Journal of Cytology
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CASE REPORT Table of Contents   
Year : 2009  |  Volume : 26  |  Issue : 4  |  Page : 161-163
Plasmacytoma with amyloidosis masquerding as tuberculosis on cytology

Department of Pathology, IGMC, Shimla, India

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Date of Web Publication5-Apr-2010


Amyloid material on lymph node cytology smears can mimic caseous necrosis. We report one such case where a 50-year-old lady presented with a nasal mass and cervical lymphadenopathy. Fine needle aspiration cytology smears of the cervical lymph node were interpreted as tuberculous lymphadenitis based on the presence of an occasional epithelioid cell and caseous material. The patient did not respond to antituberculous therapy and was revaluated. Repeat aspiration from the lymph node showed numerous plasma cells and myeloma cells in addition to the amorphous material which was confirmed to be amyloid on staining with congo red. A diagnosis of plasmacytoma with amyloidosis was rendered. Imprint smears from nasal mass, detailed hematology workup and subsequent histology confirmed the diagnosis.

Keywords: Plasmacytoma; amyloidosis; tuberculosis

How to cite this article:
Sharma N, Sharma S, Bindra R. Plasmacytoma with amyloidosis masquerding as tuberculosis on cytology. J Cytol 2009;26:161-3

How to cite this URL:
Sharma N, Sharma S, Bindra R. Plasmacytoma with amyloidosis masquerding as tuberculosis on cytology. J Cytol [serial online] 2009 [cited 2023 Mar 30];26:161-3. Available from:

   Introduction Top

Plasmacytomas are malignant tumors of monoclonal plasma cells. They originate either in bone (osseous plasmacytoma) or in soft tissues (extramedullary plasmacytoma). Extramedullary plasmacytoma is a rare plasma cell neoplasm. It can occur as the sole manifestation of plasma cell neoplasm, as a metastasis from another extramedullary plasmacytoma or as a consequence of multiple myeloma. [1] It has no characteristics of multiple myeloma, but the development of multiple myeloma has been observed in 8-36% of patients months or years later. [2]

These plasma cell tumors can occur anywhere and have to be differentiated from other neoplasms, infectious processes and chloromas. [1] Approximately 80-90% extramedullary plasmacytoma occur in the head and neck region. [3]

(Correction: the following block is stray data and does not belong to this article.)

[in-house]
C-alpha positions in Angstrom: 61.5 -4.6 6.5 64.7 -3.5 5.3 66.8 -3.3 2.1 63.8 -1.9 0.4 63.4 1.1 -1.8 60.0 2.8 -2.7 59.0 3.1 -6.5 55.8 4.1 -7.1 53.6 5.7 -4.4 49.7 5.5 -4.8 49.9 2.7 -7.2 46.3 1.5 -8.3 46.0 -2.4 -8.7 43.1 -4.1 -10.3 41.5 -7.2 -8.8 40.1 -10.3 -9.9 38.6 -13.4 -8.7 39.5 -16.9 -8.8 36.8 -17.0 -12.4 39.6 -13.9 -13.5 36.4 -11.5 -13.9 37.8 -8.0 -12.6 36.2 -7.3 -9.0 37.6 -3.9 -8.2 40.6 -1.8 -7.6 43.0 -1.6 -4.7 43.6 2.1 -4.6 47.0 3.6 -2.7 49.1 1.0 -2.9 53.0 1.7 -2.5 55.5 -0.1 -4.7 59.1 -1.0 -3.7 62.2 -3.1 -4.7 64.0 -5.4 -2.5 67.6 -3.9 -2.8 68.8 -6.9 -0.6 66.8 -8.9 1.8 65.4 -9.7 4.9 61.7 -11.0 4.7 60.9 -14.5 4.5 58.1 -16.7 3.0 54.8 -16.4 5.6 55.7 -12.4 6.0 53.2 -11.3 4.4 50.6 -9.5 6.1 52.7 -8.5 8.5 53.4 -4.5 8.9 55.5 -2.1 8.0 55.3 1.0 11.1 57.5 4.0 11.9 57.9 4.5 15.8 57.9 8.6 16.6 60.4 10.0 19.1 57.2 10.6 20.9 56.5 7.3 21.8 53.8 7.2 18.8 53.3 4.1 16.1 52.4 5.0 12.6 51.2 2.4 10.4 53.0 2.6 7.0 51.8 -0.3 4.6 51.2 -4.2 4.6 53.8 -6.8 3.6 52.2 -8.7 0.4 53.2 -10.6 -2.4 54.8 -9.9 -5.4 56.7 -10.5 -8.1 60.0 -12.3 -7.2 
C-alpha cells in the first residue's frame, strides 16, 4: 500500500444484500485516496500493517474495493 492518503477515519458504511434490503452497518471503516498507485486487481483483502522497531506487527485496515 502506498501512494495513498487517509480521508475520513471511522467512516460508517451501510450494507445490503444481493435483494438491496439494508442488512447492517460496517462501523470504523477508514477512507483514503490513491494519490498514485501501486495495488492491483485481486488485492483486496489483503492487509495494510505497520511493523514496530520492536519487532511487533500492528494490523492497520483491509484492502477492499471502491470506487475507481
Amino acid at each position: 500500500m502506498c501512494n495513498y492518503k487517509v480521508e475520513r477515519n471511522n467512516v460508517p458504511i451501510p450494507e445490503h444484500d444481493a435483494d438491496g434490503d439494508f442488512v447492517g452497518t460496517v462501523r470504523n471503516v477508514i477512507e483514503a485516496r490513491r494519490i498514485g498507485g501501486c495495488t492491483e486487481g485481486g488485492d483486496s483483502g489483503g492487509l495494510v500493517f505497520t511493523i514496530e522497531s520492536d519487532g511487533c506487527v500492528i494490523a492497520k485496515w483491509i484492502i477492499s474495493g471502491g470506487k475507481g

Occasionally, amyloidosis also occurs in association with plasmacytoma. It can be localized or systemic. The head and neck region has been reported as a frequent site for amyloid deposits. One of the most common forms of amyloid proteins are amyloid light chain (AL-type), which is derived from plasma cells, contains immunoglobulin light chains and is associated with plasma cell dyscrasias. [4]

   Case Report Top

Fine needle aspiration smears of a 50-year-old female patient with cervical lymphadenopathy were sent to the Department of Pathology without any clinical details. Cytology smears (Giemsa stain) showed sparse cellular aspirate with amorphous granular basophilic material, predominantly scattered lymphocytes, plasma cells and occasional epithelioid cells [Figure 1]. This amorphous material was interpreted as caseous necrosis and the possibility of tuberculous lymphadenitis was suggested. However, Ziehl Neelson staining for acid fast bacilli was negative. Subsequently, patient's clinical findings were provided with the request for review of slides as the patient had not responded to antituberculous treatment. In the details provided, a nasal growth was also mentioned to be present in the lateral wall of the nasal cavity, which was globular, firm and pink in colour and measured 3 × 2 × 2 cm. The review of the slides did not show any additional findings.